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Industrial Chemistry; a Manual for Use in Technical Colleges and Schools and for Manufactures.

Naturevolume 18pages218219 (1878) | Download Citation



DR. PAUL has unquestionably rendered some service to the cause of chemical technology in this country by his translation of Payen's well-known work; nevertheless we think the service would have been still greater had he essayed to present us with an entirely original production. The fact is the translation has been made from a translation; it comes to us from the German through Stohmann and Engler's edition. As a consequence we miss much of what is good in Payen, whilst some things that are bad—notably faults in arrangement and inaccuracies of statement—remain. One is reminded of Macaulay's assertion concerning Johnson's Dictionary, which has been so altered by editors that its author would hardly recognise it. Whenever Dr. Paul is on his own ground he is excellent; the supplementary chapters on the chemistry of the metals, for example, are all that could be desired in such a work. The metallurgical portions, more particularly of the more important metals, are especially well done; we question if our language can show anything better on the subjects as regards clearness and conciseness and accuracy than the accounts of the operations involved in the extraction of lead, silver, and iron. But when the editor has to trust to French and German descriptions of technical processes errors crop up. For example, by far the greater portion of the phosphorus which the world requires is made near Birmingham and in Lyons, but neither of the two establishments which thus practically enjoy the monopoly of the manufacture carries out Nicolas and Pelletier's process as described in this work. Britain also furnishes practically all the bichrome of commerce, but the method described on p. 523 is not an accurate description of the present mode of production. The time-honoured cut on p. 181 no longer represents the method by which iodine is manufactured; nor is sulphur obtained by distillation from the traditional pots sacred to the memory of Morgiana and the Forty Thieves, which almost every compiler of an English text-book has sedulously copied. Saxony produces more than 90 per cent, of the bismuth which is found in commerce, but the liquation process described on p. 505 is no longer in use there. The article on “Friction Matches” is, also, scarcely up to date; the old operation of sulphuration is described in detail as if it were an essential feature in the manufacture; the reader is, indeed, told that the splints are now often dipped in stearin or paraffin, but he would certainly infer from the description that sulphur is generally employed; whereas it is only to meet the demands of lamplighters and sailors who specially need a match less easily extinguished by the wind than the ordinary varieties that a very few establishments continue to use sulphur. The composition of the inflammable paste used in France and Germany may, possibly, be represented by some or all of the eight formulæ given on p. 159, but the “compo” of the English manufacturer is altogether different from these. It is certainly remarkable considering the widespread use of lucifer matches, that so little should be known of their mode of manufacture; it takes quite as many persons to make a match as a pin, and the details of the making are equally interesting.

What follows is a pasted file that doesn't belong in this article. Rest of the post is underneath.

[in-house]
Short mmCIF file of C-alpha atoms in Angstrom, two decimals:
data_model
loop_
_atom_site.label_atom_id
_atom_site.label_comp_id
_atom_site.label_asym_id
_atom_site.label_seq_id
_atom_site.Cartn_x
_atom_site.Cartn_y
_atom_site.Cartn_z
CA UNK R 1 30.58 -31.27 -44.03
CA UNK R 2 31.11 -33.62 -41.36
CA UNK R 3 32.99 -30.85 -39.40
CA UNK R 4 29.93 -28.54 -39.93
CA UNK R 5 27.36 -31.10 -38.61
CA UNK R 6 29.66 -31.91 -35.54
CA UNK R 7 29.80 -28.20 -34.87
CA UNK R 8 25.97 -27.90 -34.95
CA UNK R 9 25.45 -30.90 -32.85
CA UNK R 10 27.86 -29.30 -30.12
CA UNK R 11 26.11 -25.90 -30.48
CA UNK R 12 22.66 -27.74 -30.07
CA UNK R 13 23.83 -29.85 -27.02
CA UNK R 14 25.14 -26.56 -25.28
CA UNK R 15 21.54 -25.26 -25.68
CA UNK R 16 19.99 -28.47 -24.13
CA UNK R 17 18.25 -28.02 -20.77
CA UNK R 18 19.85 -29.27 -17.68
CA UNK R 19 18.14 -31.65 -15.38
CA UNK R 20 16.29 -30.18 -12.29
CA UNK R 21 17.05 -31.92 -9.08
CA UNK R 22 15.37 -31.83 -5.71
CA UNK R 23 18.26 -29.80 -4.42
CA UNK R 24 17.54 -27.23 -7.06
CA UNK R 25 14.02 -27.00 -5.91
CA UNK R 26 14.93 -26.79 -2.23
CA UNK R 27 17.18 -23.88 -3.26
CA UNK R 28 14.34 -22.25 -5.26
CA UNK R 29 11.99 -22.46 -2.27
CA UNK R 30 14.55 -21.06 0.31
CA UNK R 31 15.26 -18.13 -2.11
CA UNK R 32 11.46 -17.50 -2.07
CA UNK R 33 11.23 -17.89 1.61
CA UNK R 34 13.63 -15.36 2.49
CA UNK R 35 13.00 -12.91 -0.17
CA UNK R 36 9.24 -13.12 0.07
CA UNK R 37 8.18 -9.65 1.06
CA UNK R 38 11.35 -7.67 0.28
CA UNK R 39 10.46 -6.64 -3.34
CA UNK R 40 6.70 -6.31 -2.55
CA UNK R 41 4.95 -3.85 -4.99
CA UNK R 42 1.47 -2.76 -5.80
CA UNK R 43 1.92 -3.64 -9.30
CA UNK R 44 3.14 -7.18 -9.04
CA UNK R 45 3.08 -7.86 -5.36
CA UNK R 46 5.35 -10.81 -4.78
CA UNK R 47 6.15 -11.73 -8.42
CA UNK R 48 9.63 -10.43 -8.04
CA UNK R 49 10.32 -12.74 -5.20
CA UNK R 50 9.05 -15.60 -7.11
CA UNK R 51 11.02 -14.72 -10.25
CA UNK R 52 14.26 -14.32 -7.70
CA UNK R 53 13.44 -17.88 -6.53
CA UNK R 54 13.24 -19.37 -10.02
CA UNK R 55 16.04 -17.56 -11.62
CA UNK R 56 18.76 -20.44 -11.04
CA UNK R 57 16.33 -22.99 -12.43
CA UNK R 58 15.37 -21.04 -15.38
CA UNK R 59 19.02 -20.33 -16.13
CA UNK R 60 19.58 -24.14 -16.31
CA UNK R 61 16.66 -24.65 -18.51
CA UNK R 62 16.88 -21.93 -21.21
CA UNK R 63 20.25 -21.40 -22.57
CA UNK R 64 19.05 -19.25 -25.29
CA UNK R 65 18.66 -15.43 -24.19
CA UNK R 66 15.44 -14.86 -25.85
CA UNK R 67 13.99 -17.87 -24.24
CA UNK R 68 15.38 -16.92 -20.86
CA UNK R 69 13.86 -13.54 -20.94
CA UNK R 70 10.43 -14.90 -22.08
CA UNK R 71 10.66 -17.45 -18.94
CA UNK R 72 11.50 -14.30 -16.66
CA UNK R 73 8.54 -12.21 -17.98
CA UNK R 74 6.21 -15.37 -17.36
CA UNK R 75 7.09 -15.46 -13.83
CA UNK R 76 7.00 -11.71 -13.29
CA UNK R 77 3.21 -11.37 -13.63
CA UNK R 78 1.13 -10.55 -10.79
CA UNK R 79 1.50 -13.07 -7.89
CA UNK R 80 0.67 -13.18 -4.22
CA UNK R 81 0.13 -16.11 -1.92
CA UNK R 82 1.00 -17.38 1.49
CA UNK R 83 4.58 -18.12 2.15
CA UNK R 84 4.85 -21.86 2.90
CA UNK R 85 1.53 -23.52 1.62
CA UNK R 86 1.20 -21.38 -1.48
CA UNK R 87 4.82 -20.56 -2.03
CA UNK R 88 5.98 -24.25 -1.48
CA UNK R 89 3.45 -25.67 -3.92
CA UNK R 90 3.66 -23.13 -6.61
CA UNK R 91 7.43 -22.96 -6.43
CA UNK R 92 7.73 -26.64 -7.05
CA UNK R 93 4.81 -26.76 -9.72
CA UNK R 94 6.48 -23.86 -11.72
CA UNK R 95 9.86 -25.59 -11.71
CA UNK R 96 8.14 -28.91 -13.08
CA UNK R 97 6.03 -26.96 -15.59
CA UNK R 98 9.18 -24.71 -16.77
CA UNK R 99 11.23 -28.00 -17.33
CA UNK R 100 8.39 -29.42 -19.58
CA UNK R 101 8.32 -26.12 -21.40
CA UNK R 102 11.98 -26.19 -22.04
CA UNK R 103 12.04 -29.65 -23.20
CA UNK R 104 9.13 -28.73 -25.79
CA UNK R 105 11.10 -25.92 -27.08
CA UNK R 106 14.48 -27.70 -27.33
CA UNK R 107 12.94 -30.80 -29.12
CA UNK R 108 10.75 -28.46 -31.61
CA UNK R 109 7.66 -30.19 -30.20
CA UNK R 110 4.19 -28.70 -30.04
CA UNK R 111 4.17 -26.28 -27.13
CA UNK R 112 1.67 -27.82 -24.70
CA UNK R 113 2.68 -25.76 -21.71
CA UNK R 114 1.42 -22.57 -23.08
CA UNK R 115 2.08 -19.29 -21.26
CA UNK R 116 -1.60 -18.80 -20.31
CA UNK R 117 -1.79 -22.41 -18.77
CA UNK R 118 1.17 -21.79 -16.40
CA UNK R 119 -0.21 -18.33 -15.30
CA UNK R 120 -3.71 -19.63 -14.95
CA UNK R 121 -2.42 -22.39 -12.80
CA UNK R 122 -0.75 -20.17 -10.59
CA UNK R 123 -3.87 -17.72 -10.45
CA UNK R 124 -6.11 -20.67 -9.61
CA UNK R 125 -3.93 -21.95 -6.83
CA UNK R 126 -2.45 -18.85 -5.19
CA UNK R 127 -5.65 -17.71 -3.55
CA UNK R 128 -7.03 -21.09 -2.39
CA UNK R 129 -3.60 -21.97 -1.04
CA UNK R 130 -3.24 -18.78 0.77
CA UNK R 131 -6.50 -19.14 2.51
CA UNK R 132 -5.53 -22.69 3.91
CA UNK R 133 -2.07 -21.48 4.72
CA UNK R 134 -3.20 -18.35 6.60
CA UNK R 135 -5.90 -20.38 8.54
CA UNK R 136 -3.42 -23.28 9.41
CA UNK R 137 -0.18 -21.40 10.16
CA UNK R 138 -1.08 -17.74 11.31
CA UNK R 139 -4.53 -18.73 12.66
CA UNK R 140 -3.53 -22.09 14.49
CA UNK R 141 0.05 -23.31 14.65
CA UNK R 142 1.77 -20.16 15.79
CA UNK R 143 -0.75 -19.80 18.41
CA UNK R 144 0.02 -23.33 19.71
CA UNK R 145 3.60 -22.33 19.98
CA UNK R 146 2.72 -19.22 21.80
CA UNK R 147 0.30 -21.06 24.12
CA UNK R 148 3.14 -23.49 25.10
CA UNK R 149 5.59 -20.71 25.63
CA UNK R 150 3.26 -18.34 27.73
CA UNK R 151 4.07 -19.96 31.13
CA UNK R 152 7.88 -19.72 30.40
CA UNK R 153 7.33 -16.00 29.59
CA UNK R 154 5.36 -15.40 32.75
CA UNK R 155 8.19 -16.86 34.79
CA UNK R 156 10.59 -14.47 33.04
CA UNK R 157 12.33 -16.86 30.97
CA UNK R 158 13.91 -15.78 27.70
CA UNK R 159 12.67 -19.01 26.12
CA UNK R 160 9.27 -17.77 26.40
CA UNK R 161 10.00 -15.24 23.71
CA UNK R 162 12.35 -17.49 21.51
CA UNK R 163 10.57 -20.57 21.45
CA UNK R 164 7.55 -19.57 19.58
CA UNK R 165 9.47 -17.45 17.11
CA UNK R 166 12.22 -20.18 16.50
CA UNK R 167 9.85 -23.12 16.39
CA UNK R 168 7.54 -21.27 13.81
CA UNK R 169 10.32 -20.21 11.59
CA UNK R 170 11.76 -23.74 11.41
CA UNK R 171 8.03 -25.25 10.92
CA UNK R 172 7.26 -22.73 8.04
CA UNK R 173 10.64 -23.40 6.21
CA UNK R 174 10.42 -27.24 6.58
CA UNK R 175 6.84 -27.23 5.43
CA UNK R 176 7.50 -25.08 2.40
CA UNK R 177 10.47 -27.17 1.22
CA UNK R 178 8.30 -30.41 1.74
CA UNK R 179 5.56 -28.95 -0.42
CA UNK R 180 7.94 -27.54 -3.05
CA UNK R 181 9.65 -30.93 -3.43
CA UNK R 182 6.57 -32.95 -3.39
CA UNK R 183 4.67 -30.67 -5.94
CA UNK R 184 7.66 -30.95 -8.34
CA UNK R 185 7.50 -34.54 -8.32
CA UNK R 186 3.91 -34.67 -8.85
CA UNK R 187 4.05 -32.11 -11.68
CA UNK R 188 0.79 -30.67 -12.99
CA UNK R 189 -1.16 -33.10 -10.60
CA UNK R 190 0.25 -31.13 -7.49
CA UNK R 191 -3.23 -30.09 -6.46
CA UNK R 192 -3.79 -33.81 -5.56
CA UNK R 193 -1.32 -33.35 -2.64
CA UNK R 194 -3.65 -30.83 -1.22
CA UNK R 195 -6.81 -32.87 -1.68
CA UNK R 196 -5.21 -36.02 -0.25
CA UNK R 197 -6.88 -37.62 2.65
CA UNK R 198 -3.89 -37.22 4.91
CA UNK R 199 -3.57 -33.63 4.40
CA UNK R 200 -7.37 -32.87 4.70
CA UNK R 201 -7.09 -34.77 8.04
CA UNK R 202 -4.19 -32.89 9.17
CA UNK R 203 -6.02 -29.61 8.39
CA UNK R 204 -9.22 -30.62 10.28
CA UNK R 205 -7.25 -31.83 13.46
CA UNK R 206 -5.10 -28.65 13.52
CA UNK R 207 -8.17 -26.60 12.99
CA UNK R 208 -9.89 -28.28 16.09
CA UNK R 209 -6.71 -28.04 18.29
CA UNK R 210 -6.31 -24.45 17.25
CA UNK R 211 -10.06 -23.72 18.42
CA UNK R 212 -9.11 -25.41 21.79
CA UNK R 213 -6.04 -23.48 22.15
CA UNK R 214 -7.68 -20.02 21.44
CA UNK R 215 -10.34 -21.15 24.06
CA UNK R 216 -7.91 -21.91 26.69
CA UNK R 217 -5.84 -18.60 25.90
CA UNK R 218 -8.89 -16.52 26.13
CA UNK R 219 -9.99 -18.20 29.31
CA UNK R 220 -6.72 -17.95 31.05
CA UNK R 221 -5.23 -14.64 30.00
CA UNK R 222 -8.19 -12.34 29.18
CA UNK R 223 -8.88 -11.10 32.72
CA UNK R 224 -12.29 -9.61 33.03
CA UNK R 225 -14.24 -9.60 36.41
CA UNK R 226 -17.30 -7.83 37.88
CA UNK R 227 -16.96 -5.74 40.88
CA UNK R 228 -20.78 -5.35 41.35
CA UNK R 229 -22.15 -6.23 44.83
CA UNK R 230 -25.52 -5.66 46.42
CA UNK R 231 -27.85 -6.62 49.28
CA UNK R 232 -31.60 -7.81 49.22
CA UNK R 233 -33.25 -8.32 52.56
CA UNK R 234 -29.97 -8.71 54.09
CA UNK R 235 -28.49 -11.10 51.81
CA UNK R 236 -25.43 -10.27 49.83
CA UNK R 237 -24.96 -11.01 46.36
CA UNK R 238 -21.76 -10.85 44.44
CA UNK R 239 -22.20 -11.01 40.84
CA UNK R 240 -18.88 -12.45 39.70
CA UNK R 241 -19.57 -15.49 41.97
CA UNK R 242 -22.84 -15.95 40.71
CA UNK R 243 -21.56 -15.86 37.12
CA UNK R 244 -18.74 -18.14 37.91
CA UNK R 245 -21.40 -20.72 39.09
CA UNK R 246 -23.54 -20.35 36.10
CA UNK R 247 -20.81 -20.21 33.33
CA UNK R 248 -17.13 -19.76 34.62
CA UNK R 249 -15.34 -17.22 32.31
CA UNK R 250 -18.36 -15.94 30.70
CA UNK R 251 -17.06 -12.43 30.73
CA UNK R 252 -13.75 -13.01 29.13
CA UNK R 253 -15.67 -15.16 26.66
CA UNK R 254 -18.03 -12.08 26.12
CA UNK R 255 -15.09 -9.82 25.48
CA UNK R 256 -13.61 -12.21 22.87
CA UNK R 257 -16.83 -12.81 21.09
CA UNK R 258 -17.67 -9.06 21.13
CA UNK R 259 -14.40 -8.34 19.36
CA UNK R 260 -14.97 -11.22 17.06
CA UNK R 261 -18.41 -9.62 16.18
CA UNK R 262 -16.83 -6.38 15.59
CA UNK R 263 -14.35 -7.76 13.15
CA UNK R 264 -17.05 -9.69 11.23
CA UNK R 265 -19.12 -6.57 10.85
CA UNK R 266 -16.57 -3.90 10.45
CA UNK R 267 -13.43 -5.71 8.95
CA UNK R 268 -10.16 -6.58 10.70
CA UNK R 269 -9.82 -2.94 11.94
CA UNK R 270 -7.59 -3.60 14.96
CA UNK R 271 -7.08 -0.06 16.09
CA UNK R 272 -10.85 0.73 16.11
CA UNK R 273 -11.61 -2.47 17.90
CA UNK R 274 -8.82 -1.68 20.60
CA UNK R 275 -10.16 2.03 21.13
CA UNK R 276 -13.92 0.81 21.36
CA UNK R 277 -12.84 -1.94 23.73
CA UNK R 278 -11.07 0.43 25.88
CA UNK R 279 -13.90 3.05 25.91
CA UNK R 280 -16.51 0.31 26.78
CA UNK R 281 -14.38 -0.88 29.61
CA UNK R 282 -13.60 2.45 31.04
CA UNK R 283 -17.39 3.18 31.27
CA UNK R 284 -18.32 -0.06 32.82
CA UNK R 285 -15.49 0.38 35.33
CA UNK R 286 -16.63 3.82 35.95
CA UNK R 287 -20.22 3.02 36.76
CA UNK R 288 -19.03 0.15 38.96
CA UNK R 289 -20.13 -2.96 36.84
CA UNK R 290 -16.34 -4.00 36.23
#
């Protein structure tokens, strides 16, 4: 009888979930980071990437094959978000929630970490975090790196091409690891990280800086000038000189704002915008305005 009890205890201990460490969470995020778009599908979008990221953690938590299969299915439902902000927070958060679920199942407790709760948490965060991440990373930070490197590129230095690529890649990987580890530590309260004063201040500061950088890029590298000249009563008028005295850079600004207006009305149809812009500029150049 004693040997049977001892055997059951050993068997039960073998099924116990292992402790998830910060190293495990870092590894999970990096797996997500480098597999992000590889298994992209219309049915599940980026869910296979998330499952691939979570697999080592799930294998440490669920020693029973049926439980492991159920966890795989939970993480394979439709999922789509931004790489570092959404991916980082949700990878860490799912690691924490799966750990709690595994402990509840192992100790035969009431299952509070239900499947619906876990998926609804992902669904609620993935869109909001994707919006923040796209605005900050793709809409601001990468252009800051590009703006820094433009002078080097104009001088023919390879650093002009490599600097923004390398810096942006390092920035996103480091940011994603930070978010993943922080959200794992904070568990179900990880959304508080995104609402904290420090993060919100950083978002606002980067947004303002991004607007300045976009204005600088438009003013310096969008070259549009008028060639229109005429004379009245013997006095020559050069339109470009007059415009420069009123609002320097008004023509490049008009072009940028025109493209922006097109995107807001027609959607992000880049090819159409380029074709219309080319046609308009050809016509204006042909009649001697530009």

Industrial Chemistry; a Manual for Use in Technical Colleges and Schools and for Manufactures.

Edited by B. H. Paul (London: Longmans, 1878.)

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